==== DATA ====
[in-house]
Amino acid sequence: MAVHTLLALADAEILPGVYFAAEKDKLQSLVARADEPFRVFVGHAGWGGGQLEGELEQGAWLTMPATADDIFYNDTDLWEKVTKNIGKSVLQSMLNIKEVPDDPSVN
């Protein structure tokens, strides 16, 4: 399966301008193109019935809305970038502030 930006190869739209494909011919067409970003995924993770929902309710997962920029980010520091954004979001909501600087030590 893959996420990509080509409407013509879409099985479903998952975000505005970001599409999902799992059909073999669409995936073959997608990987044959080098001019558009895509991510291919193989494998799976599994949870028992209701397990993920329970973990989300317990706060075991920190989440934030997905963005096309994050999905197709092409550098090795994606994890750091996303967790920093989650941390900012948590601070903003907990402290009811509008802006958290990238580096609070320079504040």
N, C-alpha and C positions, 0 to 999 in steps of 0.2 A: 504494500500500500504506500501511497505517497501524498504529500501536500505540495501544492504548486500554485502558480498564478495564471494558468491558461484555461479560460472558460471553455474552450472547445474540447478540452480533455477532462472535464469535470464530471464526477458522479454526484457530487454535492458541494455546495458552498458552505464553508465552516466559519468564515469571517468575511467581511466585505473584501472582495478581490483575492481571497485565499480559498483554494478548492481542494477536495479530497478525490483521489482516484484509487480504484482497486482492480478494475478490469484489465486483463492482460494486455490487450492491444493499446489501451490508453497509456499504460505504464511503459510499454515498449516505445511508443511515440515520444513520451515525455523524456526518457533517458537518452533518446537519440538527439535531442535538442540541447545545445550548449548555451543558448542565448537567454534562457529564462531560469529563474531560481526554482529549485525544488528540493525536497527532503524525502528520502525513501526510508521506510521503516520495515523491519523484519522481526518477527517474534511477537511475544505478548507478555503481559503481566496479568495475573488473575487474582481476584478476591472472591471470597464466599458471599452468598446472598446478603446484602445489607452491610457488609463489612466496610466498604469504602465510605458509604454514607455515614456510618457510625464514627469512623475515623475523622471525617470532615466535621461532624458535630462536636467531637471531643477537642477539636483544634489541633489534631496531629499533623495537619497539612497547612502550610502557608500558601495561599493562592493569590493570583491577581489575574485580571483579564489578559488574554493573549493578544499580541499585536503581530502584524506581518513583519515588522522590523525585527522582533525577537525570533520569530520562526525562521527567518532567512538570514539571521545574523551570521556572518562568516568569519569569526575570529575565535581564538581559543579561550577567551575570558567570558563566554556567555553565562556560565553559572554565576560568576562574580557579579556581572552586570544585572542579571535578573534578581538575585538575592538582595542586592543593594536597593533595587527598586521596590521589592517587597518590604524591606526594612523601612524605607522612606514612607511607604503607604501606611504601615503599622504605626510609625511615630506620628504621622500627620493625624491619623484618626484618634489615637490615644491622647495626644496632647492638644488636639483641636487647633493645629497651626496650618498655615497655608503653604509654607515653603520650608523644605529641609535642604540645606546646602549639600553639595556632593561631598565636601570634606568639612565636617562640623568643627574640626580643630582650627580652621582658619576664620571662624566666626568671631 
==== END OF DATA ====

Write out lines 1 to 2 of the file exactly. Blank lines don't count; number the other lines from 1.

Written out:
[in-house]
Amino acid sequence: MAVHTLLALADAEILPGVYFAAEKDKLQSLVARADEPFRVFVGHAGWGGGQLEGELEQGAWLTMPATADDIFYNDTDLWEKVTKNIGKSVLQSMLNIKEVPDDPSVN